Film Review: “Lowriders” with Demián Bichir

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Demián Bichir and Gabriel Chavarria in Lowriders
Demián Bichir and Gabriel Chavarria in Lowriders

Lowriders doesn’t have the most original skeleton out there, but the flesh is fresh. This (admittedly kinda gross) metaphor is just to say that Ricardo De Montreuil’s new movie takes some pretty well worn tropes and gives them new life by submerging them, not unlike Creed, in a distinct subculture that of the type of people Hollywood usually doesn’t immerse itself in, namely those of people of color.

Demián Bichir and Gabriel Chavarria in Lowriders
Demián Bichir and Gabriel Chavarria in Lowriders

Centering around the life of Danny (Gabriel Chavarria), an 18-ish year old latino graffiti artist whose clashes with his emotionally withdrawn father Miguel (Demián Bichir) intensify after his brother “Ghost” (Theo Rossi) gets out of jail. Their father runs an auto shop dedicated to the art (and, as various monologues tell us, powerful tradition) of creating lowriders, and seems to care more about the prized car he intends to compete with in an upcoming LA event than he or Ghost—especially the latter, who he basically ignores.

There’s not much point talking about the broad plot of the script by Cheo Hodari Coker (Luke Cage) and Elgin James (whose Wikipedia bio is wild); what makes Lowriders good is the details. Chavarria’s narration over scenes where Danny and his friends navigate LA’s nightlife feel fresh and invigorating, and whether it’s explaining the history of local lowrider-related events, or taking his bewildered brother to The Smell, director Ricardo de Montreuil keeps the camera close to the great ensemble to make you feel like you’re with them.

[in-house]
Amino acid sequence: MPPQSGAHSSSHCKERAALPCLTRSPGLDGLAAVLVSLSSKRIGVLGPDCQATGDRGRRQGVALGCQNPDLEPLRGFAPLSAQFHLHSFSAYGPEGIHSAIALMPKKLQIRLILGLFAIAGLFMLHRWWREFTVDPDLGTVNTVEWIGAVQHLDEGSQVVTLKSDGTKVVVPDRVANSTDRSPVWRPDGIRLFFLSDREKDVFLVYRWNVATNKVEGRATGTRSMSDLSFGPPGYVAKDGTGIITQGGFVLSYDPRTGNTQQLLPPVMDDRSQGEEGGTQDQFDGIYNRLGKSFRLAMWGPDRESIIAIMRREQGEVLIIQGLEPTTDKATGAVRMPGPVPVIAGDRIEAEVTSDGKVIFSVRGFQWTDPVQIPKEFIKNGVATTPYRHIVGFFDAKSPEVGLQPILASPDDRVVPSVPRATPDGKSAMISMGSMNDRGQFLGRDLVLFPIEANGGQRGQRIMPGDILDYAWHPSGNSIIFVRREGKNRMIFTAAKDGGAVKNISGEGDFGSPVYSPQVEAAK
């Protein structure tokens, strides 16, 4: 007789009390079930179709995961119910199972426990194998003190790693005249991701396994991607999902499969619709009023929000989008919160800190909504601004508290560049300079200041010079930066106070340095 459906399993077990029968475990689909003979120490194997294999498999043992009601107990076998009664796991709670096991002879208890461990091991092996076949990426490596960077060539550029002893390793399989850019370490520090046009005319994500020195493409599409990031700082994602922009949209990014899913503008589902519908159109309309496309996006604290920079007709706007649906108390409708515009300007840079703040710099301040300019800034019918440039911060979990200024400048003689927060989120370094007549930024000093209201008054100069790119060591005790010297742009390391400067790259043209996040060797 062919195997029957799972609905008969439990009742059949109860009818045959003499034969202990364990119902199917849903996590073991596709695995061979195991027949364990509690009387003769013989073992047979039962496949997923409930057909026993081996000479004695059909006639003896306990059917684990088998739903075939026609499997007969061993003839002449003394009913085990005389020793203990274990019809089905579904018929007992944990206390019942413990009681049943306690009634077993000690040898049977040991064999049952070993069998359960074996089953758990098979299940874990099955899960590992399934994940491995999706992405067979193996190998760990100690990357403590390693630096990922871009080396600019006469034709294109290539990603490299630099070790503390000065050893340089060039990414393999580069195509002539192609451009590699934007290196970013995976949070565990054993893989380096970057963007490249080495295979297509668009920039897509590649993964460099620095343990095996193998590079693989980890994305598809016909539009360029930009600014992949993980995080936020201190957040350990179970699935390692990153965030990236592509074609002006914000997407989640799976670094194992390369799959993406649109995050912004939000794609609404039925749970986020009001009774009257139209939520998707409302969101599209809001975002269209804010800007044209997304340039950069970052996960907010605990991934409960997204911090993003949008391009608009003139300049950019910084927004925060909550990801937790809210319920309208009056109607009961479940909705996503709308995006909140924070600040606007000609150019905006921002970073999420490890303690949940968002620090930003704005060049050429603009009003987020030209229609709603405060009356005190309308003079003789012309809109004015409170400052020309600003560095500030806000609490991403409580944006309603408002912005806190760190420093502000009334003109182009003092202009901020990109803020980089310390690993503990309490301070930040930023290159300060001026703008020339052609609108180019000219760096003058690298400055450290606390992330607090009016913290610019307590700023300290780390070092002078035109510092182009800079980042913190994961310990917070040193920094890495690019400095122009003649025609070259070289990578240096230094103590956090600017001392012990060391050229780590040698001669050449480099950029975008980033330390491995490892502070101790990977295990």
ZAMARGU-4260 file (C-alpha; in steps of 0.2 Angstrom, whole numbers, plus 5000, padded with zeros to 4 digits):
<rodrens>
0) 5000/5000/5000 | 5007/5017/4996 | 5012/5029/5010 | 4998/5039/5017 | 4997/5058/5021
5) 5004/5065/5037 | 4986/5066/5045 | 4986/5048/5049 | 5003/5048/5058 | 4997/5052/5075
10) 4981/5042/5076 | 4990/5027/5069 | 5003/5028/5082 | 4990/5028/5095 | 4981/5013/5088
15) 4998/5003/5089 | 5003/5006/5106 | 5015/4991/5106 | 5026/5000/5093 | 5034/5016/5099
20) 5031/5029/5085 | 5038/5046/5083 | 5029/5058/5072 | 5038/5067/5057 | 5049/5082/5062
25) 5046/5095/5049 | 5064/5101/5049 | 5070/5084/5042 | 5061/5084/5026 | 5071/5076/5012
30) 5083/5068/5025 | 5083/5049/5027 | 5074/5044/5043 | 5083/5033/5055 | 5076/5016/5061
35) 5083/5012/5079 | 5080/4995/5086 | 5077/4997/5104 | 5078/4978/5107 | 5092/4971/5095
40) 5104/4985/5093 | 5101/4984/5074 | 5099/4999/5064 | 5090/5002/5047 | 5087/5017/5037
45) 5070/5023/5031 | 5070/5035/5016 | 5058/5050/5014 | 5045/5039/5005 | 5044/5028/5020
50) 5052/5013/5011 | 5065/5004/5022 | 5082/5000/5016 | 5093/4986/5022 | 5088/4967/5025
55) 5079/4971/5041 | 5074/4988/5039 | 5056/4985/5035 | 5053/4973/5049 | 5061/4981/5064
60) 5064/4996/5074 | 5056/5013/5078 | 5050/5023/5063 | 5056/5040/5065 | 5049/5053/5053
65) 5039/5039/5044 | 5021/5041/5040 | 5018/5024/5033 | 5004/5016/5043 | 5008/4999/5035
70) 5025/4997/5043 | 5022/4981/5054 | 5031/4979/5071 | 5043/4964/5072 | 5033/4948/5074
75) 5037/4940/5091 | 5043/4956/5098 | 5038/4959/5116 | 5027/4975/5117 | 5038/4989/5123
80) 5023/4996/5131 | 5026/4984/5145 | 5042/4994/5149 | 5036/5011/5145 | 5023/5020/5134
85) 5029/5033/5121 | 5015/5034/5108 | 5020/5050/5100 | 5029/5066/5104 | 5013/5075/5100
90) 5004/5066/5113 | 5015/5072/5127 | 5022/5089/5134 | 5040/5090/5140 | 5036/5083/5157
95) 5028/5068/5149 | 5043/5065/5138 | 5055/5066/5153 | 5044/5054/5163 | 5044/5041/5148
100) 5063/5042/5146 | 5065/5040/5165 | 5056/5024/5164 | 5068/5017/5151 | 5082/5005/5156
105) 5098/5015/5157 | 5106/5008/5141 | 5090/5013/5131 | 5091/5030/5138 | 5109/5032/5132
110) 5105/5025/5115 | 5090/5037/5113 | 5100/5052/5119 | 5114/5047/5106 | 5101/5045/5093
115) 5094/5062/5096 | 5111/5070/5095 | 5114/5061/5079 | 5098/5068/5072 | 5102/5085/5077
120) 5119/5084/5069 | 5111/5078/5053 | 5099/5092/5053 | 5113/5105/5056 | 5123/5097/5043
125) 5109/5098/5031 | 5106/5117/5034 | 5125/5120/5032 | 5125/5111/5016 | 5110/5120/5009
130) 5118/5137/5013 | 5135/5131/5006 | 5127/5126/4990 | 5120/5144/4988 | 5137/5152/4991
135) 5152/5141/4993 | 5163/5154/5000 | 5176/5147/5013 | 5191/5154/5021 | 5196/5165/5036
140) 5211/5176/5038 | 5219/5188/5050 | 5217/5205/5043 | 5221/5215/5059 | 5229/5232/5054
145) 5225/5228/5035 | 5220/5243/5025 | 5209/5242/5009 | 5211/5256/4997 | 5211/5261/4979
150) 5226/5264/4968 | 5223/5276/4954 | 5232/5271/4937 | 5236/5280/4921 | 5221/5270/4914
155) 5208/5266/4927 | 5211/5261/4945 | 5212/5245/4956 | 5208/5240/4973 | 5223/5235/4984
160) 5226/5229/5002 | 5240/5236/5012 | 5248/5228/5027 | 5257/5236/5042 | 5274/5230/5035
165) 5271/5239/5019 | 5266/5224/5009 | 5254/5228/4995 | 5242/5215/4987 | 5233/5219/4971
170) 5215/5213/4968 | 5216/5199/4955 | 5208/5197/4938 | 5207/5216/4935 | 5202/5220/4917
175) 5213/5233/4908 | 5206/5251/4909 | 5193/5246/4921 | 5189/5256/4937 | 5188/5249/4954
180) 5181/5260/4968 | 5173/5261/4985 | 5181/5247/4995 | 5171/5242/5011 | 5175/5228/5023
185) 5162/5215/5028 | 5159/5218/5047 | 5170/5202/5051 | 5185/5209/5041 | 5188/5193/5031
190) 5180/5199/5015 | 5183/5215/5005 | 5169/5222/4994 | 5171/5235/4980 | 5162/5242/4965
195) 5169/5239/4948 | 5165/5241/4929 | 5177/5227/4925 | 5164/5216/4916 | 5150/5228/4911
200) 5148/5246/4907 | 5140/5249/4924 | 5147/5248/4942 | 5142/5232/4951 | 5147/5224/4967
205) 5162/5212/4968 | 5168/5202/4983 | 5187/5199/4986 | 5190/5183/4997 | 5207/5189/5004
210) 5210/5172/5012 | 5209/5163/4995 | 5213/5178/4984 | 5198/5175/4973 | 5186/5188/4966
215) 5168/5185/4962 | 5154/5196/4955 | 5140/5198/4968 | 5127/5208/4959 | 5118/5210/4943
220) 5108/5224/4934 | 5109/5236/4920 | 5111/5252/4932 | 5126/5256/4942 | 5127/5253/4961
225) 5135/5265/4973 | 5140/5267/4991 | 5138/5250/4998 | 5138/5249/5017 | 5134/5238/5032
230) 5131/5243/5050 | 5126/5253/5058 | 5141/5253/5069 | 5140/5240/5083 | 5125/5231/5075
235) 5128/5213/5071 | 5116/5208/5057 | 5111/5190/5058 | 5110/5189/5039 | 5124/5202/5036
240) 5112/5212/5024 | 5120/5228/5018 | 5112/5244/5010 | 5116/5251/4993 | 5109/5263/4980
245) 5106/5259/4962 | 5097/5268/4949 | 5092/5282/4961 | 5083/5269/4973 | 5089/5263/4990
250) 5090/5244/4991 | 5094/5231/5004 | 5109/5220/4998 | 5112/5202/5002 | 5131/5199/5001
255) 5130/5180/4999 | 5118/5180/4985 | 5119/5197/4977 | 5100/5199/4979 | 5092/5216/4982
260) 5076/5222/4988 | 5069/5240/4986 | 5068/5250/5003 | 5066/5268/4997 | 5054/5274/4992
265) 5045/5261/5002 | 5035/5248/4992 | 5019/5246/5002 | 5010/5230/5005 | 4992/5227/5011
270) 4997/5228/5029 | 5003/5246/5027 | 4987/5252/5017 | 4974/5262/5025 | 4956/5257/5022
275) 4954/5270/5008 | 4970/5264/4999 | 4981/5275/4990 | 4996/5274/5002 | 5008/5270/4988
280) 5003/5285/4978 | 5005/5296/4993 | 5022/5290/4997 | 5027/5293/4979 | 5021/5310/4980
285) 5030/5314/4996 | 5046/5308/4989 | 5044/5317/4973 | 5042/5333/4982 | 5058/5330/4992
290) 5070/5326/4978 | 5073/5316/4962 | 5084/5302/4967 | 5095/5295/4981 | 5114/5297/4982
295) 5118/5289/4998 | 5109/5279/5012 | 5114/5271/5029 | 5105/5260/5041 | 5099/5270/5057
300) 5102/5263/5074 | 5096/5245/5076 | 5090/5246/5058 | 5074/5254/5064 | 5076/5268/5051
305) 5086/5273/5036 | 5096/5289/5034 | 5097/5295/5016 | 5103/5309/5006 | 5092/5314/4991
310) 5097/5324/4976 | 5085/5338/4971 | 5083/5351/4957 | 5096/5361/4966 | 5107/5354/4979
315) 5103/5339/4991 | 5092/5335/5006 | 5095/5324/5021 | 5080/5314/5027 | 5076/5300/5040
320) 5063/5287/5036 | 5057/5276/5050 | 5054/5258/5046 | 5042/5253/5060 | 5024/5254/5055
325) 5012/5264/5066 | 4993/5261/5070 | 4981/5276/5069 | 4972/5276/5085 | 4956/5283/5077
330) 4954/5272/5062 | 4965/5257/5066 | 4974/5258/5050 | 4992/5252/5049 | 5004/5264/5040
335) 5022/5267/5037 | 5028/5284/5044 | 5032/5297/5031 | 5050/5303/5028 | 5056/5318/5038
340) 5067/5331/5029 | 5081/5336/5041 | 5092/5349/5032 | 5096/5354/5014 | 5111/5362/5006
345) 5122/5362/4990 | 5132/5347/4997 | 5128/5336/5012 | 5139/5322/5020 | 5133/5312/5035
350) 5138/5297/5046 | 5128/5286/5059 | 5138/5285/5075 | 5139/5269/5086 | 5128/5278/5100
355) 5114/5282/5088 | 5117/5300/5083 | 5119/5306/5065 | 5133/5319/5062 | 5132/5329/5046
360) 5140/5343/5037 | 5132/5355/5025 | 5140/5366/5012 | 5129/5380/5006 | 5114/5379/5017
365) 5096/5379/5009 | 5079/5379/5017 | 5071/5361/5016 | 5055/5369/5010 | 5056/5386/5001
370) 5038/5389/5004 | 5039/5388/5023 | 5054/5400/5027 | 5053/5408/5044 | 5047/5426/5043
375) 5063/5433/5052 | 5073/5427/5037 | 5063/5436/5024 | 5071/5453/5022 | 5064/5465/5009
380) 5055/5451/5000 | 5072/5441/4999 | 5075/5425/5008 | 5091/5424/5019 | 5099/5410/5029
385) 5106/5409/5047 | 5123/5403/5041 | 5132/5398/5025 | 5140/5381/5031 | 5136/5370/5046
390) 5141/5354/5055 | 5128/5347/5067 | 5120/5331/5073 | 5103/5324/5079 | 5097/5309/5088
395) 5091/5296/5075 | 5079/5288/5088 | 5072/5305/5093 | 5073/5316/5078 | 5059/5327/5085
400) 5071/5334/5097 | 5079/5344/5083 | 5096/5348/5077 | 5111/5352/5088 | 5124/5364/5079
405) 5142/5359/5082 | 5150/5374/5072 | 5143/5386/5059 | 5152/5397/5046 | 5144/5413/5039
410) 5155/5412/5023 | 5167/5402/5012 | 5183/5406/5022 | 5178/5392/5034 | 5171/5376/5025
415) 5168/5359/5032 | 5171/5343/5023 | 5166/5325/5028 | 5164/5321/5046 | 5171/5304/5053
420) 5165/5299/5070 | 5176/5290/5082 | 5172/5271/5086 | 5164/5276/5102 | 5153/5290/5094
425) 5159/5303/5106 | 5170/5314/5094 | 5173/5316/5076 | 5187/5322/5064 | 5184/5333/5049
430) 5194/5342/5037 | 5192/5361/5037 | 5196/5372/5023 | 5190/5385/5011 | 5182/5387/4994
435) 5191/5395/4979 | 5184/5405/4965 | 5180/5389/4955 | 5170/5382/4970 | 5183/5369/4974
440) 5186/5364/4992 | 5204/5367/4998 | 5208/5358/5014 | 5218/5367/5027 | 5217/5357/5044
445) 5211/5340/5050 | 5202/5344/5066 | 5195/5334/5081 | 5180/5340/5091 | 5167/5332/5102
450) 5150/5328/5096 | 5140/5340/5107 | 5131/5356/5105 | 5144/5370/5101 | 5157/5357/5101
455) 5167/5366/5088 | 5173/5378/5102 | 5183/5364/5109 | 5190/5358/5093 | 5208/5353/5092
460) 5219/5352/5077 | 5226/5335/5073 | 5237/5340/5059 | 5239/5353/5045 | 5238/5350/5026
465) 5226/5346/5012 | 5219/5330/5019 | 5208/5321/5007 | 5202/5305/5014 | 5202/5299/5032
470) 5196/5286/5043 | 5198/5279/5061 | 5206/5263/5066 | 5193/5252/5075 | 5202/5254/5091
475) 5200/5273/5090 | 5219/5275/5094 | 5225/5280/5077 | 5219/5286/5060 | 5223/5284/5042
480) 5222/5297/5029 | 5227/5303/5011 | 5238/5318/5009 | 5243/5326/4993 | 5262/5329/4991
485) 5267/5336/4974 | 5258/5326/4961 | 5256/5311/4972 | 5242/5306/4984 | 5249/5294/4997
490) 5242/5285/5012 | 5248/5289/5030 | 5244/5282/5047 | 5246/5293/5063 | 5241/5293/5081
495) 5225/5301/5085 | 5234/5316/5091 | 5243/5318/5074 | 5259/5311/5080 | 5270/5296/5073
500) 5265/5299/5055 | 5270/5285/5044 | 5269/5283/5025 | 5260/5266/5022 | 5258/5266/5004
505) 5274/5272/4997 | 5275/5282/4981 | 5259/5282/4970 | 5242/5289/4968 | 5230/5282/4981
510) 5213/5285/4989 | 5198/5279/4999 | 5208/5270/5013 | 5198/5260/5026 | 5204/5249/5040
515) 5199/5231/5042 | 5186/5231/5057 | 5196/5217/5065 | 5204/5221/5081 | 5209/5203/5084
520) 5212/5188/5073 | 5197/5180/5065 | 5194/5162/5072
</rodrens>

Demián Bichir, Noel Gugliemi, and Eva Longoria in Lowriders
Demián Bichir, Noel Gugliemi, and Eva Longoria

Which is a good route to lowride down, since they’re the strongest part. Rossi, who you might recognize as Shades from Luke Cage, has a singularly weird screen presence, a relaxed menace that packs everything he says with extra tension, and is especially great, but Chavarria, Bichir, and Melissa Benoist as Danny’s hipster photographer love interest Lorelai are all highlights that keep the familiar plot from getting rote.

Overall, Lowriders is a great window into a piece of LA that movies made here don’t give nearly enough screen time to. There’s even some good commentary about this, when Lorelai successfully markets Danny’s work to a gallery owner by trodding out a bunch of half true stereotypes about latino artists (when she says “he was self taught on the streets,” he tries to interject “I’m not homeless,” but the conversation’s already gotten away from him).

Lowriders may not be the fastest or most furious film about car-based LA families, but with it’s great cast and fresh look at the city, it’s a pretty good (low)ride.

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Film Review: "Lowriders" with Demián Bichir
Article Name
Film Review: "Lowriders" with Demián Bichir
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Lowriders may not be the fastest or most furious film about car-based LA families, but with it’s great cast and fresh look at the city, it’s a pretty good (low)ride.
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LAWestMedia.com